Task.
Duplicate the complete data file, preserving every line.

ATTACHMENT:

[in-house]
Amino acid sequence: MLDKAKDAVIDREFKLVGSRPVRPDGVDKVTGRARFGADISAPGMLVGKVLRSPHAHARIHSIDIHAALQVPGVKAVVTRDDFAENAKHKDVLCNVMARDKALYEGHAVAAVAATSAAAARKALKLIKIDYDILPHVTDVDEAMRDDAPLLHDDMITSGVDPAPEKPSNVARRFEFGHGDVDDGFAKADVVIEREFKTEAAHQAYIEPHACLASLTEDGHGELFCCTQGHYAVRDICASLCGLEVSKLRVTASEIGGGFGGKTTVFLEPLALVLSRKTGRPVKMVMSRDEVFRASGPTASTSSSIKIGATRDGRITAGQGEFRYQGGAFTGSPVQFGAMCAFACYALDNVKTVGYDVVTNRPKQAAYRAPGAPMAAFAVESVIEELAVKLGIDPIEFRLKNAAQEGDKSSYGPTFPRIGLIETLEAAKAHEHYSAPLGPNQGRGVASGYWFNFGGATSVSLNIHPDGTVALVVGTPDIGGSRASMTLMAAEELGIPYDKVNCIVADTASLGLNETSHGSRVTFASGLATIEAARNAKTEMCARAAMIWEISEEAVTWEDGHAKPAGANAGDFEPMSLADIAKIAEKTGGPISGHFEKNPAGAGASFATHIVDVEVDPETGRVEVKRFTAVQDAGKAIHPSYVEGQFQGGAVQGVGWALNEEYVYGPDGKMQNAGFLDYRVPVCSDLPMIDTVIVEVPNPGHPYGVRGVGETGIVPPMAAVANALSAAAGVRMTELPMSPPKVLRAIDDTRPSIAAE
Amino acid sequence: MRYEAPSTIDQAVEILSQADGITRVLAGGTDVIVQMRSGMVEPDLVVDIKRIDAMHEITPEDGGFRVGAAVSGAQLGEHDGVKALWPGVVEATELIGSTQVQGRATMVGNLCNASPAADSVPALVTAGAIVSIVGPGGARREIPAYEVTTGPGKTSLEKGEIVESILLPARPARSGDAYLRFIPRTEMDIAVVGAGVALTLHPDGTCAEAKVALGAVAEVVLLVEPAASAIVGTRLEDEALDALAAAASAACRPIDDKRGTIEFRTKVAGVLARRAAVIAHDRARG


[in-house]
Amino acid sequence: MLDKAKDAVIDREFKLVGSRPVRPDGVDKVTGRARFGADISAPGMLVGKVLRSPHAHARIHSIDIHAALQVPGVKAVVTRDDFAENAKHKDVLCNVMARDKALYEGHAVAAVAATSAAAARKALKLIKIDYDILPHVTDVDEAMRDDAPLLHDDMITSGVDPAPEKPSNVARRFEFGHGDVDDGFAKADVVIEREFKTEAAHQAYIEPHACLASLTEDGHGELFCCTQGHYAVRDICASLCGLEVSKLRVTASEIGGGFGGKTTVFLEPLALVLSRKTGRPVKMVMSRDEVFRASGPTASTSSSIKIGATRDGRITAGQGEFRYQGGAFTGSPVQFGAMCAFACYALDNVKTVGYDVVTNRPKQAAYRAPGAPMAAFAVESVIEELAVKLGIDPIEFRLKNAAQEGDKSSYGPTFPRIGLIETLEAAKAHEHYSAPLGPNQGRGVASGYWFNFGGATSVSLNIHPDGTVALVVGTPDIGGSRASMTLMAAEELGIPYDKVNCIVADTASLGLNETSHGSRVTFASGLATIEAARNAKTEMCARAAMIWEISEEAVTWEDGHAKPAGANAGDFEPMSLADIAKIAEKTGGPISGHFEKNPAGAGASFATHIVDVEVDPETGRVEVKRFTAVQDAGKAIHPSYVEGQFQGGAVQGVGWALNEEYVYGPDGKMQNAGFLDYRVPVCSDLPMIDTVIVEVPNPGHPYGVRGVGETGIVPPMAAVANALSAAAGVRMTELPMSPPKVLRAIDDTRPSIAAE
Amino acid sequence: MRYEAPSTIDQAVEILSQADGITRVLAGGTDVIVQMRSGMVEPDLVVDIKRIDAMHEITPEDGGFRVGAAVSGAQLGEHDGVKALWPGVVEATELIGSTQVQGRATMVGNLCNASPAADSVPALVTAGAIVSIVGPGGARREIPAYEVTTGPGKTSLEKGEIVESILLPARPARSGDAYLRFIPRTEMDIAVVGAGVALTLHPDGTCAEAKVALGAVAEVVLLVEPAASAIVGTRLEDEALDALAAAASAACRPIDDKRGTIEFRTKVAGVLARRAAVIAHDRARG